In the meantime, Maison Francoise Chauvenet brings together grapes from various parcels and makes some brilliant wines and those on show at Zamora were made from Chardonnay and Pinot Noir.
First up was the Marguerite de Bourgogne Chardonnay (2013). This is the signature house blend of wine from four Cotes de Beaune vineyards. Edouard said it sets the style and is drinking perfectly now. This was matched with A salad of Jerusalem Artichokes with smoked almonds and preserved lemon dressing. Simple, but an excellent match. We were off to a very good start indeed.
And it got better. The kitchen delivered their Carrigcleena Duck Liver Paté with crostini to pair with the Pouilly-Fuisse 2013. Edouard: “This is considerable step-up. The fruit is more concentrated and it goes well with the paté.” Chauvenet themselves say this is the undoubted king of the Maconnais region and Edouard emphasised that the quality here is down to a very deliberate low yield policy.
Our next visit was to the small village of Puligny-Montrachet, one of the places in the famous triangle near Beaune. “There is a huge demand for the triangle wines”, Edouard said. “This 2012 is slowly opening up and, in two or three years time, it will be even better, will have attained full complexity.” Not bad as it was though and a serious partner with the House smoked Salmon and Hake, served with seasonal greens, roasted red and yellow peppers and a black garlic aioli.
Now we were on to the reds. Would they match up? Would they what? Billy Forrester of Bubble Brothers introduced the first, the entry level Marguerite de Bourgogne Pinot Noir 2013. He was very proud of it: “A wonderful old world Pinot Noir. Delicious.” He must have been proud too of the matching dish: Boeuf Bourguignon with Kale and scallion champ potato. We could have been in Lyon!
Edouard was somewhat puzzled by the fact that the next wine, the Mercurey 1er Cru (2013), was not so popular in Ireland. Mercurey is the best red wine village in the Cote Chalonnaise, between Beaune and Macon and “this is a huge seller in France, Belgium and Holland. It is quite soft, nice and generous.” And went well with the soft and mild Buche de Chevre.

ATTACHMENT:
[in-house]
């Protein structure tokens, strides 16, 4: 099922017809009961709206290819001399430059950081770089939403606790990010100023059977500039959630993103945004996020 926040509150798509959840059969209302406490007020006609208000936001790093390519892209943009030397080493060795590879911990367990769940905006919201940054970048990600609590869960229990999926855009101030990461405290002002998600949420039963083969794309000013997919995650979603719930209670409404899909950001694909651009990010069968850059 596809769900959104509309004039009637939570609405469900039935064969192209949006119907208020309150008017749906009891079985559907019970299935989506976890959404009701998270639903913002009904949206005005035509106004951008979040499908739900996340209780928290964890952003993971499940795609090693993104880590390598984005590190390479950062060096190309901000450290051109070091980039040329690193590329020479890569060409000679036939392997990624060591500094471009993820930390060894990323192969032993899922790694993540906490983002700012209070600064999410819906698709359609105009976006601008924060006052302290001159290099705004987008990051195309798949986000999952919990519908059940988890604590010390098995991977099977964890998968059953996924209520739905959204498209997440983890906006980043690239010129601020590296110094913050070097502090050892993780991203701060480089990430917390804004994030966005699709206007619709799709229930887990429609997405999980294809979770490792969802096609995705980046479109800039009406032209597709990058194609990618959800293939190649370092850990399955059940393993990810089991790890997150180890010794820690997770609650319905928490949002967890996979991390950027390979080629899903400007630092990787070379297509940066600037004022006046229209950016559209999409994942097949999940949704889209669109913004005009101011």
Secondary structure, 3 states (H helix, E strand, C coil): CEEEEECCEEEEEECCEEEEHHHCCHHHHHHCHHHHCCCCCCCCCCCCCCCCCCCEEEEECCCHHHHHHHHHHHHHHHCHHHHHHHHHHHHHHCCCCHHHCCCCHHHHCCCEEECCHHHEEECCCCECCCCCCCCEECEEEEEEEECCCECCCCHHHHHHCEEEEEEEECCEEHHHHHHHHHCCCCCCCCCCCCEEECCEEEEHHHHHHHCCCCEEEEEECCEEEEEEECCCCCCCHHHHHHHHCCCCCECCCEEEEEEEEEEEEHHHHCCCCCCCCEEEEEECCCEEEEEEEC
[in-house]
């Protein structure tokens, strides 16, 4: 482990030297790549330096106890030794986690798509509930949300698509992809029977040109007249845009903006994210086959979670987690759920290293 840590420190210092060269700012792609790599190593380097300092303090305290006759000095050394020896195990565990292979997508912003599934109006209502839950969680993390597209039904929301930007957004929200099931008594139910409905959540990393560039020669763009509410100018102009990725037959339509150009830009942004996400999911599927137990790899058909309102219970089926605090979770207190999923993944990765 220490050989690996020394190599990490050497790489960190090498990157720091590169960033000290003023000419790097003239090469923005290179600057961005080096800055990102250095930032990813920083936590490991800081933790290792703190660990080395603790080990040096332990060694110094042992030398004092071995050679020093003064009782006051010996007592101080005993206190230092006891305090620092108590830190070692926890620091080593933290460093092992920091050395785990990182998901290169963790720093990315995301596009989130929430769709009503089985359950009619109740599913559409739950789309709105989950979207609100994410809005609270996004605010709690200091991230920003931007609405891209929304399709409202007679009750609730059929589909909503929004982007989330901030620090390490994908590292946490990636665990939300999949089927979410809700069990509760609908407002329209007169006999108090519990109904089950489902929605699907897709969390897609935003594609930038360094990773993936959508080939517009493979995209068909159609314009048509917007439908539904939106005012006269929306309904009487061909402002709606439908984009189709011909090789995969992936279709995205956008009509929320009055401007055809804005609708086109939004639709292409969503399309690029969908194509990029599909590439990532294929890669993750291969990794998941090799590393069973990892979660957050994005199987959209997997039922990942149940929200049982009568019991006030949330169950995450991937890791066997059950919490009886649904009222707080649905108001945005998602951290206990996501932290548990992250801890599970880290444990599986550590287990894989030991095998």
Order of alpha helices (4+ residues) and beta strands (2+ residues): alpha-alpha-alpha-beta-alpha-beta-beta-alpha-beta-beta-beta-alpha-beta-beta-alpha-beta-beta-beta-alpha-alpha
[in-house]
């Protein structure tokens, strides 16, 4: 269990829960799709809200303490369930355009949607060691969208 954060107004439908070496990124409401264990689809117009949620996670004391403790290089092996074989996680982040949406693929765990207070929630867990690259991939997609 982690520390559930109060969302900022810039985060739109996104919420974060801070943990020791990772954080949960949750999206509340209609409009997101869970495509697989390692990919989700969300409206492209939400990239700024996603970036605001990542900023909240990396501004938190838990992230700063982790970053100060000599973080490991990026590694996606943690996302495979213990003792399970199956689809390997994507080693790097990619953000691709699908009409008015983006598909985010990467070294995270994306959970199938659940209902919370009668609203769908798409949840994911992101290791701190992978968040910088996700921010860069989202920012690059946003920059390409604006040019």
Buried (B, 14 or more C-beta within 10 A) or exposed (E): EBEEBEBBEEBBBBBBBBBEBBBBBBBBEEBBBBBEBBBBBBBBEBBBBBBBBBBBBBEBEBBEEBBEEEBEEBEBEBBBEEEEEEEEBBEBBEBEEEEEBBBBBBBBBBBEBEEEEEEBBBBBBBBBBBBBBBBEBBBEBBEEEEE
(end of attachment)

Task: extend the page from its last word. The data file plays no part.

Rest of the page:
Both the kitchen and the wine company came up with a terrific finalé. Zamora’s final contribution was an Organic Rhubarb Bread and Butter Pudding, with compote and softly whipped cream. A dessert delight.
And the final wine was a very serious one: Nuits-Saint-Georges 2011. Edouard advised: “This needs time. It is still relatively closed, needs more age”. And speaking of age, he had some advice if you are thinking of keeping a few bottles of this. “Pinot Noir is very fragile, can lose everything if kept too long. If you have a case, use one bottle every year!”.
Though, nowadays, quite a few areas around the world are making excellent Chardonnay and far fewer areas Pinot Noir, you will still hear that Burgundy is the spiritual home of both. Don't think there were too many arguing with that after this particular evening.
The partnership between Bubble Bros and Maison Chauvet is a relatively recent one but is has started well with the promise of other excellent wines to come. Currently, there is ten per cent off the Chauvenet wines. So do keep an eye on their website for all the latest news from Burgundy. And also for news of further wine evenings at Zamora.
By the way, I always thought that Cotes d’Or meant golden slope or golden hillside. But I just read in The Finest Wines of Burgundy by Bill Nanson that it is actually a contraction of Cote d’Orient - East-facing Hillside. I could have asked Edouard had I read that before the evening!